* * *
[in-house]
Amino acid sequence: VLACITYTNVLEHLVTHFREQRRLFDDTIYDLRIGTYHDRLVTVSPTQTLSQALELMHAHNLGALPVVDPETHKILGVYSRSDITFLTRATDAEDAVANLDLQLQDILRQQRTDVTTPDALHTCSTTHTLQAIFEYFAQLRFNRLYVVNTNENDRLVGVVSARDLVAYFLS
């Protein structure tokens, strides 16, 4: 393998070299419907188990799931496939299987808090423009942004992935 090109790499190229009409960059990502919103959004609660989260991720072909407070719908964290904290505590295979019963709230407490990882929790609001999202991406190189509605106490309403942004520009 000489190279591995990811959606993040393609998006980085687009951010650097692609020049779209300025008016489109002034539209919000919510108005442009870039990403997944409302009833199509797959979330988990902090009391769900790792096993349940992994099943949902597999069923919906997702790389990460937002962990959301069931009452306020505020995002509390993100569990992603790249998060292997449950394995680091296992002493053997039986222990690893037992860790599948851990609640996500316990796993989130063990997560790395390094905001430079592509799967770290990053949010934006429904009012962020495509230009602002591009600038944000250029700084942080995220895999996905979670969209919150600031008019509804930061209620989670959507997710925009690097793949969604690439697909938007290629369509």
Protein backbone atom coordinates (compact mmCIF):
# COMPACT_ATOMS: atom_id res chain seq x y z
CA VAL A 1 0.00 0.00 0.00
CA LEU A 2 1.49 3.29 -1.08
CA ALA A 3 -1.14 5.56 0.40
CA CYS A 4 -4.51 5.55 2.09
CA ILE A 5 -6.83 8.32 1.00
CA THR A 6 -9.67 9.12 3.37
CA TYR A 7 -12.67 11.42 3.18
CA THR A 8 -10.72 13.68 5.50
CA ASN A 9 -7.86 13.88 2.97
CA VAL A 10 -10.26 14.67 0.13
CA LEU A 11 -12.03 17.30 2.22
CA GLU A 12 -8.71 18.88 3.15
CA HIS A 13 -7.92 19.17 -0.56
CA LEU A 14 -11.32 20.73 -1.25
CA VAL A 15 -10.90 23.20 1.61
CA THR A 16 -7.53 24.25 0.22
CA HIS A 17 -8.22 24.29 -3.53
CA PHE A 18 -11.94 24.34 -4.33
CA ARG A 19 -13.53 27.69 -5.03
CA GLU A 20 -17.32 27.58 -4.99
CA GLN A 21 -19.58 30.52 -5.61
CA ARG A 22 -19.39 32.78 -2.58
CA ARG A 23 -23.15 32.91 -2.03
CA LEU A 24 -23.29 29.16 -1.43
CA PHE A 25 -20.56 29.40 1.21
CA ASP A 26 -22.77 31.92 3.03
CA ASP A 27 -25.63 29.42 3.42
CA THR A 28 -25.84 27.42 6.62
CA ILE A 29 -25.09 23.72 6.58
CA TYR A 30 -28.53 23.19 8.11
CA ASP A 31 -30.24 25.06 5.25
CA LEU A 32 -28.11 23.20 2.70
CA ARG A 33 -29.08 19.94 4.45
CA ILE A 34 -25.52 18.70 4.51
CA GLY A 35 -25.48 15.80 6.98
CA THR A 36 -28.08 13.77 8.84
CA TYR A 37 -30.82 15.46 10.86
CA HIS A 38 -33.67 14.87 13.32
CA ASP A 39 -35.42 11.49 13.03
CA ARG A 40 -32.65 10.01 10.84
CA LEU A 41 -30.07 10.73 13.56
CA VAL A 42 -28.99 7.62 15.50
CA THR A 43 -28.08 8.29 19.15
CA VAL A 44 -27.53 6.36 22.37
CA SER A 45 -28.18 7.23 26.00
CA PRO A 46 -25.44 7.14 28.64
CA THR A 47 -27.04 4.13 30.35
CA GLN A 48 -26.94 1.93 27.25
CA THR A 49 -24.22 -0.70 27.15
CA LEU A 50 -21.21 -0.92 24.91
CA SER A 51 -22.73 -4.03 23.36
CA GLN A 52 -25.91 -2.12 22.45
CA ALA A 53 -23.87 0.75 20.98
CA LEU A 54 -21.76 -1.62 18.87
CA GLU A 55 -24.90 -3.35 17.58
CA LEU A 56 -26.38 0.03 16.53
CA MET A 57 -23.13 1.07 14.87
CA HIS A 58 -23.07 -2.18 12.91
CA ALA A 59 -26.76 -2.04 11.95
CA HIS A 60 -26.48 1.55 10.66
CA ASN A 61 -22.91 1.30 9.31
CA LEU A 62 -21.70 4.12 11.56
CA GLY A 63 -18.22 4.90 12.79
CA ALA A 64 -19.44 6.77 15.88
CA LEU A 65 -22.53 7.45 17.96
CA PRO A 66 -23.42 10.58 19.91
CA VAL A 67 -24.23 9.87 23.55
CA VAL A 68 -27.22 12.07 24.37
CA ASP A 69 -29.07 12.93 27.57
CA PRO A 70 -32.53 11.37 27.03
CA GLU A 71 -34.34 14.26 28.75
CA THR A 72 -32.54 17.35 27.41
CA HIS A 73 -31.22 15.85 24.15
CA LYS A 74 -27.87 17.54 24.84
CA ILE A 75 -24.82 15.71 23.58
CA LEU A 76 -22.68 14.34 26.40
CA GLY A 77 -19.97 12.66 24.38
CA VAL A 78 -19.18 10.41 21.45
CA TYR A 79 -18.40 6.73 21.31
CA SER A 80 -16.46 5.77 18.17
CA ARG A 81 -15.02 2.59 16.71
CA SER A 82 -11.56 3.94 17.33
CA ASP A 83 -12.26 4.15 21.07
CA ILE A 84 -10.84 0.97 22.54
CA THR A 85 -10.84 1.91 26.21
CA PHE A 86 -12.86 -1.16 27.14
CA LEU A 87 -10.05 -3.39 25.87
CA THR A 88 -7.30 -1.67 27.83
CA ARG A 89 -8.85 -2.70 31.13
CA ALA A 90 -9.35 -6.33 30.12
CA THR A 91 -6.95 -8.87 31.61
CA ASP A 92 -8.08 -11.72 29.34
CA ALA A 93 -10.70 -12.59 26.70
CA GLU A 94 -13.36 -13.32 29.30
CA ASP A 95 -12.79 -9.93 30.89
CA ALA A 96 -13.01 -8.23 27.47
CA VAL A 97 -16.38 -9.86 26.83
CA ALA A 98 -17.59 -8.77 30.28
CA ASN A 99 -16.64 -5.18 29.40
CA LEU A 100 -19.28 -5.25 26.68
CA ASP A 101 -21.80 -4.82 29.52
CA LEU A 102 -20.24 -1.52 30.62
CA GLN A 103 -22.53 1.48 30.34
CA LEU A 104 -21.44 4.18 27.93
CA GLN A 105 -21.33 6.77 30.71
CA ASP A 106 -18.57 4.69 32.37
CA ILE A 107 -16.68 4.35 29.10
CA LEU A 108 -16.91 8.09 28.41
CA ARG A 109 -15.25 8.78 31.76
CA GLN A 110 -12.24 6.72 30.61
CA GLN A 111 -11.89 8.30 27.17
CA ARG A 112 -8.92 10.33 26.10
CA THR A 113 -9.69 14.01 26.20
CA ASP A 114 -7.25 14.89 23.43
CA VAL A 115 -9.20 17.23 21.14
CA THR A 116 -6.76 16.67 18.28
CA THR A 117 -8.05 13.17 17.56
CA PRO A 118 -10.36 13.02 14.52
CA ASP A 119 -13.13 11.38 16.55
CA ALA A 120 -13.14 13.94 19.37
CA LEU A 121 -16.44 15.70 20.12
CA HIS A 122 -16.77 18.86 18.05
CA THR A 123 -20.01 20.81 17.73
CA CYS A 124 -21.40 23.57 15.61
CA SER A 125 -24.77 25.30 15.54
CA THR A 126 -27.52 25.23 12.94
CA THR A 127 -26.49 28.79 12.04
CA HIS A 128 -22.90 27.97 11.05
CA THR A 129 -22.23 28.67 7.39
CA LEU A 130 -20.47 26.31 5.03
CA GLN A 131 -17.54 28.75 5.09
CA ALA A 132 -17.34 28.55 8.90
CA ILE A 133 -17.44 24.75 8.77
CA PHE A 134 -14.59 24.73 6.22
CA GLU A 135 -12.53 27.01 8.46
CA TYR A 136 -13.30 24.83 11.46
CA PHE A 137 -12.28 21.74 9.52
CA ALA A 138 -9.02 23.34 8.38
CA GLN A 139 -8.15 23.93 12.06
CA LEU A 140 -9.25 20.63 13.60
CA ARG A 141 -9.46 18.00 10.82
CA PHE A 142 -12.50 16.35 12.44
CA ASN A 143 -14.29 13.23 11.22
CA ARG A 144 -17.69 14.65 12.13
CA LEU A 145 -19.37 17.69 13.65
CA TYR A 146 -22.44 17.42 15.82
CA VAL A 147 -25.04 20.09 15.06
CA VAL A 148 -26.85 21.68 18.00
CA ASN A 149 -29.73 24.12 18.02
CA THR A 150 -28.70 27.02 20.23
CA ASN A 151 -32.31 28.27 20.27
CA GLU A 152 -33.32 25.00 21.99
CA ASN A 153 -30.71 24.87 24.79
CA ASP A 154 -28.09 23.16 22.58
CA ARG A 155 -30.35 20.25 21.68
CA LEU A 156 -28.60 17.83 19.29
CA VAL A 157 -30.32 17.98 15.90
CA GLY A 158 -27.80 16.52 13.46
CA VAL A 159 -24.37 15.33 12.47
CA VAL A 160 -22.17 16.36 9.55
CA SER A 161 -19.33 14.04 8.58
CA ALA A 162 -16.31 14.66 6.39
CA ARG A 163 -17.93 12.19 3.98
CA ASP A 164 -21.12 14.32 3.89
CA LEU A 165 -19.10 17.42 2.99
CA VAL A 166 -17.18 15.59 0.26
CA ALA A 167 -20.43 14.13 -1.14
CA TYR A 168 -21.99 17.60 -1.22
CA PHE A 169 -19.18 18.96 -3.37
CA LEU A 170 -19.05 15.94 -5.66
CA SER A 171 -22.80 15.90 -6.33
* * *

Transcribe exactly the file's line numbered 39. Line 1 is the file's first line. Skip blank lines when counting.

CA ILE A 34 -25.52 18.70 4.51